Does English have frequently used ordinary words that distinguish between equality and equivalence? For example: It was the same man on the photo. Equality. The two persons are identical. ...
15
votes
2answers
16k views

What's the difference between 'resolve' and 'solve'?

What's the difference between 'resolve' and 'solve'?
15
votes
5answers
17k views

What is the difference between “gift” and “present”?

What is the difference between gift and present?
14
votes
12answers
6k views

A word that means suffering great loss if failed but highly profitable if successful?

This is a task that'll bring you back a great profit if successful but may also end you up with heavy loss even your life. I have been thinking whether there is one word or a phrase or some self ...
14
votes
14answers
1k views

A different word for “meaninglessness”

This is where I want to apply that word: "He discovered the meaninglessness of consumerism and work" I looked in dictionaries and reverse dictionaries but for some reason I can't find a word ...
14
votes
7answers
4k views

What should I say if I am not drunk but I feel that my head is heavy?

Imagine you had several beers, you are not yet drunk but you feel that your head is heavy, you know, feel good. Is there any specific word for that?
14
votes
8answers
3k views

How should I describe a woman who serves food and drinks on a plane?

When I want to speak of a woman who serves food and drinks to passengers on a plane, should I use 'air hostess' or 'stewardess'? What's the difference? And when I take a plane, how should I call her?
14
votes
3answers
2k views

What's another phrase for “word for word”? [closed]

It's a sudden random question I have but I distinctly remember there being another phrase, probably of another language, which means exactly the same as "word for word". What is it?
14
votes
6answers
4k views

In the context of family, what is the opposite of “immediate”?

In the context of family, the term "immediate" refers to member of the family connected by birth, adoption, marriage, civil partnership, or cohabitation. Is t here a term that refers to the rest of ...
14
votes
7answers
2k views

Why do signs read “wet floor”, not “slippery floor”?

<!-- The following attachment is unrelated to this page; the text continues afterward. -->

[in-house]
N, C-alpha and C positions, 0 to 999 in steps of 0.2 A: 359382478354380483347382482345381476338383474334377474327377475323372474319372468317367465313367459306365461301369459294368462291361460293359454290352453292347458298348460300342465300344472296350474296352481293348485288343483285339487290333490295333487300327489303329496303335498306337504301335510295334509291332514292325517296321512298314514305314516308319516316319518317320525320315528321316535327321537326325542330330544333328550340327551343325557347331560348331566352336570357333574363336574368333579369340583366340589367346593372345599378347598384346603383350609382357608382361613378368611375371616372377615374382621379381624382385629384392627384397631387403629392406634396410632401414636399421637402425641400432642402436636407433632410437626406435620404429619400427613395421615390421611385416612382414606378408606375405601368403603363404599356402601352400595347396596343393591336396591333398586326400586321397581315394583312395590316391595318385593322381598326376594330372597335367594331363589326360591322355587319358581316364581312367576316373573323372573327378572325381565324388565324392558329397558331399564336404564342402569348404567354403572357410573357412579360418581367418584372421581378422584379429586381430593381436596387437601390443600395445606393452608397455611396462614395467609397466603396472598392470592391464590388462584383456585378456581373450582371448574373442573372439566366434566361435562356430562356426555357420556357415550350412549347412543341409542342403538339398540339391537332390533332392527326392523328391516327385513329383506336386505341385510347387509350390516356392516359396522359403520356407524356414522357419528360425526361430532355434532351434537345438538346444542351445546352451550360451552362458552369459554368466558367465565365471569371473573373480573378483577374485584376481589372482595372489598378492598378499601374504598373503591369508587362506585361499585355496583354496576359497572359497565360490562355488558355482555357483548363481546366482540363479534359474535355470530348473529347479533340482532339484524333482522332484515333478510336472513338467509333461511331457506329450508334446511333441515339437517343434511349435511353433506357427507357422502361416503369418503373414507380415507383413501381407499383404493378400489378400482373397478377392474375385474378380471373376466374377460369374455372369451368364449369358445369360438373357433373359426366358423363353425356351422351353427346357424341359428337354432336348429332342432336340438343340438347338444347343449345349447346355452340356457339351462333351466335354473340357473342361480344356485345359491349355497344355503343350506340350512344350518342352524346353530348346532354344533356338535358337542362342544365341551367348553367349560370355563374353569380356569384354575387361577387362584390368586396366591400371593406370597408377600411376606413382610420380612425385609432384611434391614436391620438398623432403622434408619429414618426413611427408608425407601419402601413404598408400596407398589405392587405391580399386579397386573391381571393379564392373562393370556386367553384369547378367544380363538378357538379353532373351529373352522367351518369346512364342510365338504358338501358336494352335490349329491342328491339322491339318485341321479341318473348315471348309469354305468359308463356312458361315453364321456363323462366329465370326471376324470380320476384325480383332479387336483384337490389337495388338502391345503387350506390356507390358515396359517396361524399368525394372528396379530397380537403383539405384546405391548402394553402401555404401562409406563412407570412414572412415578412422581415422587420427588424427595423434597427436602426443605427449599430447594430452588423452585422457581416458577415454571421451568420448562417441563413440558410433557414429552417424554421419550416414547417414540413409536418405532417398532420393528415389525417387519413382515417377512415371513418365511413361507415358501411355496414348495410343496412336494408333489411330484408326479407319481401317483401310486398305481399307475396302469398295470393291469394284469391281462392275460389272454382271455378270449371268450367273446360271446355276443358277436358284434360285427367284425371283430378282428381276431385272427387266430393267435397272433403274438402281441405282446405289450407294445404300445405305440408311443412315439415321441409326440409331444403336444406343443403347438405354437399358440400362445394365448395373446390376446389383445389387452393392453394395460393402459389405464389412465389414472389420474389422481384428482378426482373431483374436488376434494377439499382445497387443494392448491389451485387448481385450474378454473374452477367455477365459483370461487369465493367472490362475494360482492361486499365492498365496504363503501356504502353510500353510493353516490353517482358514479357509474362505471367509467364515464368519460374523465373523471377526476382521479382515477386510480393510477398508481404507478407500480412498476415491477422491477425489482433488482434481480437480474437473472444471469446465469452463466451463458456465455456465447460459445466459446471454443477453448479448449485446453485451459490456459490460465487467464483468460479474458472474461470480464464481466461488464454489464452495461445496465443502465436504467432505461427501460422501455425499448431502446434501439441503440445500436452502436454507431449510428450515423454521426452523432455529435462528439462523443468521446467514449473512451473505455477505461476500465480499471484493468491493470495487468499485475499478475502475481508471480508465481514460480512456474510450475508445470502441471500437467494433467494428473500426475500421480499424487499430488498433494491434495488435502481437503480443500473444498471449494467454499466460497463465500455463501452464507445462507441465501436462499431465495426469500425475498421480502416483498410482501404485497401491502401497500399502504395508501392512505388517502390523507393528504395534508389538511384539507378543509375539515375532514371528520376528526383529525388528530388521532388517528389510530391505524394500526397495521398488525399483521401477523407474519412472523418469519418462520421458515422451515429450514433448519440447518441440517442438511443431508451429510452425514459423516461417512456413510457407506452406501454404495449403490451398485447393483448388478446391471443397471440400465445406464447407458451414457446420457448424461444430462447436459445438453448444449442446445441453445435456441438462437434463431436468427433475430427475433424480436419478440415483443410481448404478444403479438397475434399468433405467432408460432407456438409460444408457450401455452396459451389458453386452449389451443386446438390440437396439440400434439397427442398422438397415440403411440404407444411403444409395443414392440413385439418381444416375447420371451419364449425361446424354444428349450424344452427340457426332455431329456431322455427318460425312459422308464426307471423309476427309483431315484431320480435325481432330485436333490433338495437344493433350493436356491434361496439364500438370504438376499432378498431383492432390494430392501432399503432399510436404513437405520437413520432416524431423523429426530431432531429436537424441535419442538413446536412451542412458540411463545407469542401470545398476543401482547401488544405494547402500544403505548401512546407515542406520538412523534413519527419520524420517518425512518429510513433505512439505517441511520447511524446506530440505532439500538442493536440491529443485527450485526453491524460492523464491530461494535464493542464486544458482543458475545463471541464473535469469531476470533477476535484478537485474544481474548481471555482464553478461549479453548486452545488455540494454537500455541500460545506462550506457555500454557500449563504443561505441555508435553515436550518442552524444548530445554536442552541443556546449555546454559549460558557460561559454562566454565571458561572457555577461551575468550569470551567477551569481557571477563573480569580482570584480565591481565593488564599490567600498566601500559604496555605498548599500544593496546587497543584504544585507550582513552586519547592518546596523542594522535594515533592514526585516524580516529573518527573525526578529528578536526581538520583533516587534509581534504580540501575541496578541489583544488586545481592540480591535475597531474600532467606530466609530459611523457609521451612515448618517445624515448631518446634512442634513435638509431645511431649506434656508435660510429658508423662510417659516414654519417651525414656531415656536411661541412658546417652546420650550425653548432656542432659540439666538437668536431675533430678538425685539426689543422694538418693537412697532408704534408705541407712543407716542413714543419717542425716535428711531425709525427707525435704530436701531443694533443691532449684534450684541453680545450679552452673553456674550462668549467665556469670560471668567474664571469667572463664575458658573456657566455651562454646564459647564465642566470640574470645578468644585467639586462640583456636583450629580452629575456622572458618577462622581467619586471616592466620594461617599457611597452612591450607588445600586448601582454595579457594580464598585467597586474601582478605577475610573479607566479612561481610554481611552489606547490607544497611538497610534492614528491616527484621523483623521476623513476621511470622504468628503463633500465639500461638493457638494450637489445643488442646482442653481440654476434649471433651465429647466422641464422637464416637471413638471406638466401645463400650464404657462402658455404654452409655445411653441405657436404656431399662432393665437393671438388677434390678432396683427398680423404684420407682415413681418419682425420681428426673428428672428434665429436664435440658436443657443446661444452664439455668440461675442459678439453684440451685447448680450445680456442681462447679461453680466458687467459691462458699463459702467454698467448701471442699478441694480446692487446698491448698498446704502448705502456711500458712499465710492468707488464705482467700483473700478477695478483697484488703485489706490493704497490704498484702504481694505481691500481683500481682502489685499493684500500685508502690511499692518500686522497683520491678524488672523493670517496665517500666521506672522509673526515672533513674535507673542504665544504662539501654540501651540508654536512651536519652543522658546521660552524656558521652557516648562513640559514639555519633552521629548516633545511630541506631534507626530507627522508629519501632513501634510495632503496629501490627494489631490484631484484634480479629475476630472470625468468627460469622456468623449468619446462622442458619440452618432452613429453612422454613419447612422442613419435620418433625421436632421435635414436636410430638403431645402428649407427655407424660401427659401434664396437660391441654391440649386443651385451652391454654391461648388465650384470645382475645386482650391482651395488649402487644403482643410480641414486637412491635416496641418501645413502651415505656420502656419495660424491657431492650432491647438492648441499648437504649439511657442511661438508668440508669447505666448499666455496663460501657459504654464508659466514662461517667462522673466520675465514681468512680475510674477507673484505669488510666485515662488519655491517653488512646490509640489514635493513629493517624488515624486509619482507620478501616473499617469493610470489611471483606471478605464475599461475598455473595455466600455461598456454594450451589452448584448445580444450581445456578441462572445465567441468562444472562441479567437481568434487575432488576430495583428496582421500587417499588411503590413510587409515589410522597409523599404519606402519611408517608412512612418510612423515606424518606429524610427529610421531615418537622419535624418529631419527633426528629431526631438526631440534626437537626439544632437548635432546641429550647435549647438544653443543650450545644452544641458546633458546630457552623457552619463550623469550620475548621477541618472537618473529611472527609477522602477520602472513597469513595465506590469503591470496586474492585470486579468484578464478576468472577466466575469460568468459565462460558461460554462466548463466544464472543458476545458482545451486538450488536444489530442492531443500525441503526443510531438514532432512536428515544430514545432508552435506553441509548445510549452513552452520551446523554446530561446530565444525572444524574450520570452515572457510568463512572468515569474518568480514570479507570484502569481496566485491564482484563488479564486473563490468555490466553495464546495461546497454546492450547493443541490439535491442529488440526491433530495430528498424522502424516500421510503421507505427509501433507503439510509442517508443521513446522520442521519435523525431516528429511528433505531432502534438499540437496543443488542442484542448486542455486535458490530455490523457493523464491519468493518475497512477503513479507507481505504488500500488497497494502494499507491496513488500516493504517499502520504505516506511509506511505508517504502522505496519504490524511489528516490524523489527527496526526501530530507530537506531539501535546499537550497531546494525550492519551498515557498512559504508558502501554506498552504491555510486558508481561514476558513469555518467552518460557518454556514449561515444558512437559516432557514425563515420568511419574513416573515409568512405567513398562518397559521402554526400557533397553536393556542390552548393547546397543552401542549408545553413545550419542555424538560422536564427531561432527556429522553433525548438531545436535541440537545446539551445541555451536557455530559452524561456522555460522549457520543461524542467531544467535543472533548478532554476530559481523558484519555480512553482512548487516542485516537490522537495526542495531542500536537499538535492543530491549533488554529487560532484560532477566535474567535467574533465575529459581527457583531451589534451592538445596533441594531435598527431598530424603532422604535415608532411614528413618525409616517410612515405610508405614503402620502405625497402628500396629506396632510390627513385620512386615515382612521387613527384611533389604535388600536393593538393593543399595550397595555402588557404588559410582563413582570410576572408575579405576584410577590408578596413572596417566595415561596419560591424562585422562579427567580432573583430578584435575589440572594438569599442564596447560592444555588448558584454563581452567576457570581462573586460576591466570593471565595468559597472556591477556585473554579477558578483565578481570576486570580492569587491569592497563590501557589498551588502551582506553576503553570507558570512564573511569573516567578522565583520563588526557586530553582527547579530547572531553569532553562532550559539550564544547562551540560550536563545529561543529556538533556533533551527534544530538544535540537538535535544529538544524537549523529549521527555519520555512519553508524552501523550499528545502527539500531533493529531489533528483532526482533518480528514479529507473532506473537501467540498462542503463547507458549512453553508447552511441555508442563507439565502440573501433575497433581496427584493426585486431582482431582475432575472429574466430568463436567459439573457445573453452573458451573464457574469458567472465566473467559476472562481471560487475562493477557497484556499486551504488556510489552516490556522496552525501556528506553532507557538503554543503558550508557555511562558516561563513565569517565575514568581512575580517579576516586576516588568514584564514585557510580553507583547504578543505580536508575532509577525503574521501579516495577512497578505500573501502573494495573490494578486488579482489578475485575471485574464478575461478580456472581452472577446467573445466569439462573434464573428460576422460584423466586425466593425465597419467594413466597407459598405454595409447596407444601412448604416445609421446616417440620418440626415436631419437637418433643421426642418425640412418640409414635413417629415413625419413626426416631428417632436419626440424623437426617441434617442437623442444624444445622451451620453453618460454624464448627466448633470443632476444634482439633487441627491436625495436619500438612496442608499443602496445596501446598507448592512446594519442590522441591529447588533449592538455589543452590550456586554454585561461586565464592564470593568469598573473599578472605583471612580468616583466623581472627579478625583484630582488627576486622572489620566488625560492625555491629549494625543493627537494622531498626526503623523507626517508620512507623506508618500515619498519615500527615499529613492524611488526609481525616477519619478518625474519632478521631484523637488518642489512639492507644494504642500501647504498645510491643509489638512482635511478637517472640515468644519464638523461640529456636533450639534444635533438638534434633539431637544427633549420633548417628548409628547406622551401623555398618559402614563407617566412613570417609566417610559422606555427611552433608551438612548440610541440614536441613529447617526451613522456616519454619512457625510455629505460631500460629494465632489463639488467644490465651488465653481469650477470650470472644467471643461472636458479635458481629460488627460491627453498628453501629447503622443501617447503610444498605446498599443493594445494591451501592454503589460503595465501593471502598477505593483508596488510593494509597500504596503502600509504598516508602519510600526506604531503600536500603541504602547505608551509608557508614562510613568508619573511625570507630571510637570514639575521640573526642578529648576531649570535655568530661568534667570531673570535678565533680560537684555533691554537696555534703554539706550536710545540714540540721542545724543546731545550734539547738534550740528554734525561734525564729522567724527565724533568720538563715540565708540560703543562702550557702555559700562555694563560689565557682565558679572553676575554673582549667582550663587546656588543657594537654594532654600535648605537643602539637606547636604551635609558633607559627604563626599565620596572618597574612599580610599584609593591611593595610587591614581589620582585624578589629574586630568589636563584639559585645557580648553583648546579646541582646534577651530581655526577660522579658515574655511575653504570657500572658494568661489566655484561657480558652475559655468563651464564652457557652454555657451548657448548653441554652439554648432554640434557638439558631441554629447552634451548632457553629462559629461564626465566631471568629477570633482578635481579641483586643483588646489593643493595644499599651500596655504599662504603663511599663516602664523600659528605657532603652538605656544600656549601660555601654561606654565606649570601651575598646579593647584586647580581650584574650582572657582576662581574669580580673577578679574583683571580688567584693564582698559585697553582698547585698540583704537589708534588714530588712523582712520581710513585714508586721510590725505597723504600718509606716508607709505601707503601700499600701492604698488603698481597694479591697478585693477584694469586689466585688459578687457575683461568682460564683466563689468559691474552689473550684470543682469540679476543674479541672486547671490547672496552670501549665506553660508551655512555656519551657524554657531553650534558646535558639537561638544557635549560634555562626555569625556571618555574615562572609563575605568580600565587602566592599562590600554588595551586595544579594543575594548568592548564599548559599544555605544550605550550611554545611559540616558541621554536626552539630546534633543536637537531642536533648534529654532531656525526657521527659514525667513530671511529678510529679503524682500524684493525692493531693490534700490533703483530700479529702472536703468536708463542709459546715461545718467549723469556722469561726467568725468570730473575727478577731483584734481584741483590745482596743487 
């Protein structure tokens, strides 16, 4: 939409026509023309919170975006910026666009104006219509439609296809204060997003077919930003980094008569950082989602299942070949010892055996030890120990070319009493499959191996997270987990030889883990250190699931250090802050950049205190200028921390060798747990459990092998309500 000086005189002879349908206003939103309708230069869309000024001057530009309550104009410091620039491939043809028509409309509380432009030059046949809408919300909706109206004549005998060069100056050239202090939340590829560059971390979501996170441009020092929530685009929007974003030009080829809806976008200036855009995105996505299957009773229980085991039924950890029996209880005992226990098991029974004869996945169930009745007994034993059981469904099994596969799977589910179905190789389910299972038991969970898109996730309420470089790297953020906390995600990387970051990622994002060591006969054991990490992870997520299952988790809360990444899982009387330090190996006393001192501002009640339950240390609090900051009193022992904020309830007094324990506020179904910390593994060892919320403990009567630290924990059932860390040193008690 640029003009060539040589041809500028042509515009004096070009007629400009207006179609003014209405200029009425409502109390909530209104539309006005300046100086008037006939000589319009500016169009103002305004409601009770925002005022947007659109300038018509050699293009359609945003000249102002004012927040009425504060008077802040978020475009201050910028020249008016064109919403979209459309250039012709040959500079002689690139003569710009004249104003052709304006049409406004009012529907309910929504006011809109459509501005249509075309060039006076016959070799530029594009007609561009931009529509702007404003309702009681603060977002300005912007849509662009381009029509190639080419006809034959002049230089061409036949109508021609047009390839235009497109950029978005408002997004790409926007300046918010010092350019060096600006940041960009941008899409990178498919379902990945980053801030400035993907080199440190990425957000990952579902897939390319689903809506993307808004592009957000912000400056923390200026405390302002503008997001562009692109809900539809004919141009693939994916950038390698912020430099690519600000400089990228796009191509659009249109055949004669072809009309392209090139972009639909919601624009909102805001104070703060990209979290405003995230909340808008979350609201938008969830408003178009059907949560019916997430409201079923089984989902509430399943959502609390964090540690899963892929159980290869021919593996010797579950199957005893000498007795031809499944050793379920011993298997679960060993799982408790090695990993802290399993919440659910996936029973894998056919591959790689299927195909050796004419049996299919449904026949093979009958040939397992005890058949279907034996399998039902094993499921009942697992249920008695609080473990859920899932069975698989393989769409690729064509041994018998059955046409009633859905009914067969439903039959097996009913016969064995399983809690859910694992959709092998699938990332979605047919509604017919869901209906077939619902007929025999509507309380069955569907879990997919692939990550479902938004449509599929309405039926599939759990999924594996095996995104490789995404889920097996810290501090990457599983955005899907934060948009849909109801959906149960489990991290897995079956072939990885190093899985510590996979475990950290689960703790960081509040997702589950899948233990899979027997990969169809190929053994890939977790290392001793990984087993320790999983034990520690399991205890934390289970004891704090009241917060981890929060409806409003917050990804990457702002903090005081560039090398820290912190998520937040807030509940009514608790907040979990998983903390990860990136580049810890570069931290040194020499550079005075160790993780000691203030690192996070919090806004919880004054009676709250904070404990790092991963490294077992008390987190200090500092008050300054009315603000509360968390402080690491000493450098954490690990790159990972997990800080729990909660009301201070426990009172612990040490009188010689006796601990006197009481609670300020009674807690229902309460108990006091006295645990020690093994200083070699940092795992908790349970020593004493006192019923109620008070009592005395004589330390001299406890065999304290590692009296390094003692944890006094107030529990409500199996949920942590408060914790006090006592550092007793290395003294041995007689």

Every other time I see a "wet floor" sign the following idea comes to my mind. That sign forces me through unnecessary mental effort to deduce that wet floors can be slippery. I think it's like ...
14
votes
12answers
13k views

What is the difference between “quicker” and “faster”?

What is the correct word to use here and why: I will get there quicker [than you] vs. I will get there faster [than you] There must be similar adverbs for "slower".
14
votes
8answers
5k views

Is there any subtle difference between “to study” and “to learn”?

I don't know how to phrase my question better, but I just want to know if there will be any little difference if I directly replace one with the other.
14
votes
5answers
4k views

When describing a person without siblings, should I say “the -” or “an only child”?

I understand the phrase "only child" means the only person born from or adopted by a set of parents in a family, or a person with no siblings. I often hear the term used as "an only child," which ...
14
votes
5answers
1k views

What does a door do on its hinge?

In general sense of the language we would say that a door "opens" or "closes". But I am looking for a one-word answer (preferably) that would indicate its motion around the hinge. Does it swivel, ...
14
votes
14answers
3k views

Too serious to take seriously

This is a concept I often find myself trying to articulate in political discussions. You have a situation that everyone openly acknowledges, but it is so entrenched that people may paradoxically ...
14
votes
12answers
1k views

Is there a word for the 'pitter patter' of speech?

Consider how you can hear the announcer of a sporting event in several languages, even those you do not know. Or even when it is turned down too low to understand in your own language. You still ...
14
votes
7answers
6k views

What would you call a former criminal who has been released from prison?

What do you call a former criminal who has served their sentence and been released from prison? I thought of “convicted criminal”, but that might imply the person is still a criminal and/or serving a ...